"Exhaustion that disrupts your daily life and doesn’t get better after a good night’s sleep
has its own medical term: fatigue.” -Arthritis Foundation
Obviously, I've neglected my blog for a few months. Fatigue, more than chronic pain this time, has really gotten me down since January. Fatigue has been an on-going struggle for me in the last few years.
I had some bloodwork done recently to test for anemia, and possible thyroid issues that might explain this heavy feeling throughout my body. My bloodwork came back normal! That’s good news, right? But it doesn’t solve the fatigue issue.
Fatigue is often a typical part of living with chronic pain. I recently read that fatigue can also be a problem in the early years of menopause. Great!--maybe that’s part of it too.
I live in the maritime Pacific Northwest, where it’s overcast more months of the year than not, and I’m pretty sure I have some degree of Seasonal Affective Disorder (SAD). SAD’s symptoms include depression, loss of energy, loss of interest in activities, craving carbohydrates, difficulty concentrating and processing information.
There are a lot of things contributing to the fatigue I experience, so my approach is multi-modal. Here are a few tools I use:
My rheumatologist and my primary care both said the best way to fight fatigue is to exercise five days per week, 30 minutes each day. If I can get my heart rate up to my target rate, that’s ideal, but it’s easier said than done, when you have inflammatory arthritis. Nevertheless, I keep trying. I do find that regular exercise of any kind helps me function better. I just need to work on the cardio.
Schedule My Sleep
I go to bed at the same time each night, and attempt to get up at the same time each morning. When I succeed, I do feel better throughout the day, especially after a few days of doing this. But fatigue in winter can be a vicious cycle. When I’m tired on waking, I don’t want to get out of bed, so I doze a little longer, which can make me sluggish later. The body really likes rhythm--in this case, the circadian rhythm. The human body prefers a regular sleep schedule. So I am back to setting my alarm and practicing good sleep hygiene.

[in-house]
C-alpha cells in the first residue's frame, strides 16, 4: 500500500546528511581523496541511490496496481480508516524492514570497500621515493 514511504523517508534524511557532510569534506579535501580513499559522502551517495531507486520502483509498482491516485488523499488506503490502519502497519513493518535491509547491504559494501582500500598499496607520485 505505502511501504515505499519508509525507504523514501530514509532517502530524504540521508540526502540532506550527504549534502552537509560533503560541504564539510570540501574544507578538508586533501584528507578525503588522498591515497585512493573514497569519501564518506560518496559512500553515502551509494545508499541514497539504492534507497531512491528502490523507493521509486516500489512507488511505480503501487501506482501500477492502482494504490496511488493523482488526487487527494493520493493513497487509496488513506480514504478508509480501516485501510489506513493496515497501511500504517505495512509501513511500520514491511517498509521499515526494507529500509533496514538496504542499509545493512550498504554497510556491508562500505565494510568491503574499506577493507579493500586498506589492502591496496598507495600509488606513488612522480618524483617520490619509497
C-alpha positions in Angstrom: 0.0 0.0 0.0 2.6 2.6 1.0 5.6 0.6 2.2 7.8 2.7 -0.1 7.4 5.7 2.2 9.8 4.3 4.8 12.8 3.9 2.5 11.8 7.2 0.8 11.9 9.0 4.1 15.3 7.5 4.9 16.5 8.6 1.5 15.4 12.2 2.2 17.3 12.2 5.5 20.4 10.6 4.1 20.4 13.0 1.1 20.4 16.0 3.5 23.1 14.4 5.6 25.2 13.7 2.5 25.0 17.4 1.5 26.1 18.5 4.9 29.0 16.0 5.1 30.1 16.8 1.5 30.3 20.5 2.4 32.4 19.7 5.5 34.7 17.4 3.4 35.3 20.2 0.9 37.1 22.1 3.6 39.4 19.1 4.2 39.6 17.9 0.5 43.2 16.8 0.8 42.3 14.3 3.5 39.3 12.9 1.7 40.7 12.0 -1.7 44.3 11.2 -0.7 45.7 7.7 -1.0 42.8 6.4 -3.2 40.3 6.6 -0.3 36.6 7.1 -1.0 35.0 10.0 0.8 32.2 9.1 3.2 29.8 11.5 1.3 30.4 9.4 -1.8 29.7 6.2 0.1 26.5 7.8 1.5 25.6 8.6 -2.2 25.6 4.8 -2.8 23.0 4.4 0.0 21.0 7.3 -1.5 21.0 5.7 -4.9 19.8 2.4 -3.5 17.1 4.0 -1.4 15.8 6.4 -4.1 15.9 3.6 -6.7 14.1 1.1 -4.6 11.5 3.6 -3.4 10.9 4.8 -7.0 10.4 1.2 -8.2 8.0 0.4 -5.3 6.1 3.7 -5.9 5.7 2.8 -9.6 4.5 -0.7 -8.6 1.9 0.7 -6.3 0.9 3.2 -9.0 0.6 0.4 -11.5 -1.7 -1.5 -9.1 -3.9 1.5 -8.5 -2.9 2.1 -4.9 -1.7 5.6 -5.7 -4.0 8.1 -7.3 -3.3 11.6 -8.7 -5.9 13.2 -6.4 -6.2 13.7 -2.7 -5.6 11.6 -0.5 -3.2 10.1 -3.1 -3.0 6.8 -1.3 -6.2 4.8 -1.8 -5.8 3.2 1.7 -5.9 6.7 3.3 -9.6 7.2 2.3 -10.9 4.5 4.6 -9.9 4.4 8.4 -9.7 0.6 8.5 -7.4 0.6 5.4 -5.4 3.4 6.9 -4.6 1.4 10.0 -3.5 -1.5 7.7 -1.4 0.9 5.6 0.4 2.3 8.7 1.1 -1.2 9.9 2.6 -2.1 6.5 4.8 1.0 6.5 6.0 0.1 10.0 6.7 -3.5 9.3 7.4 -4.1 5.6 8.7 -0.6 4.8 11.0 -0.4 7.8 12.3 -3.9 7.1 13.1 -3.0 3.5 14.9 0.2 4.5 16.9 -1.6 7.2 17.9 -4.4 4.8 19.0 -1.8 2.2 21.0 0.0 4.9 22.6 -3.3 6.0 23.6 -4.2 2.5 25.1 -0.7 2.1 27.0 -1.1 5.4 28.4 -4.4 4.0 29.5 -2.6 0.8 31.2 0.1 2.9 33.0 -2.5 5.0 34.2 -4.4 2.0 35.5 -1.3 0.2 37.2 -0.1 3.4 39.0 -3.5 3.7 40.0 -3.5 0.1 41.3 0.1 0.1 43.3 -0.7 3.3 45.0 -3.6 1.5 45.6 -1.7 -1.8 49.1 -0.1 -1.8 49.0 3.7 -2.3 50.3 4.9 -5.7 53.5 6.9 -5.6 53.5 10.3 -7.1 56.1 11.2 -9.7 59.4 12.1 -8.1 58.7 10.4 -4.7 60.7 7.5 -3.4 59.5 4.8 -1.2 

A Light Box
One of the ways I cope with SAD is to use a light box in the morning in winter months for about 15 minutes after I get up. Still, this wasn’t enough this last winter. I’m going to try using it for 30 minutes daily next winter, because my body seems to need more sunlight. In summer, when the days are gloriously long and bright, I usually have better energy.
I bought this one at Costco several years ago. It uses blue LED lights. On a dark morning, it's super bright!
Plant-Based Energy Support
On the suggestion of my naturopath, I also take 1-2 capsules of the herb Ashwaganda daily. Ashwaganda is an adaptogen, which means it helps the body regulate its energy levels, when used over time. Some adaptogens can cause flare-ups with autoimmune disease, so you may need to try a little at first and discontinue it if you have any increased symptoms. For example, I cannot take Astragalus, which tends to stimulate the immune system; for me, it counteracts my prescription anti-TNF blocker, causing a pain flare-up.
I LOVE my morning cup of coffee. There’s something so comforting about holding, smelling, and drinking a mug of rich, dark roast coffee, especially on a dark winter day. The caffeine in coffee, however, gives a sudden boost of energy, followed by a bit of a crash later. I’ve recently discovered yerba maté tea, which naturally contains some caffeine, but it provides a steadier, longer-lasting energy. This afternoon, I wanted a little pick-me-up, so instead of reaching for another cup of coffee, I made myself a yummy yerba maté latte.
Yerba Maté Latte
1 Tbsp. yerba maté leaves (I used unsmoked)
8-10 oz. hot water
1 Tbsp. cashew butter
1 Tbsp. honey
Optional: a dash each of cinnamon, cardamom, and ginger for a chai-like flavor
What are some of your favorite ways to treat fatigue?
Hi, my name is Kalyn. I love plants and all things nature, so I find myself turning to nature to help me cope with the multiple chronic illnesses. May you find inspiration here.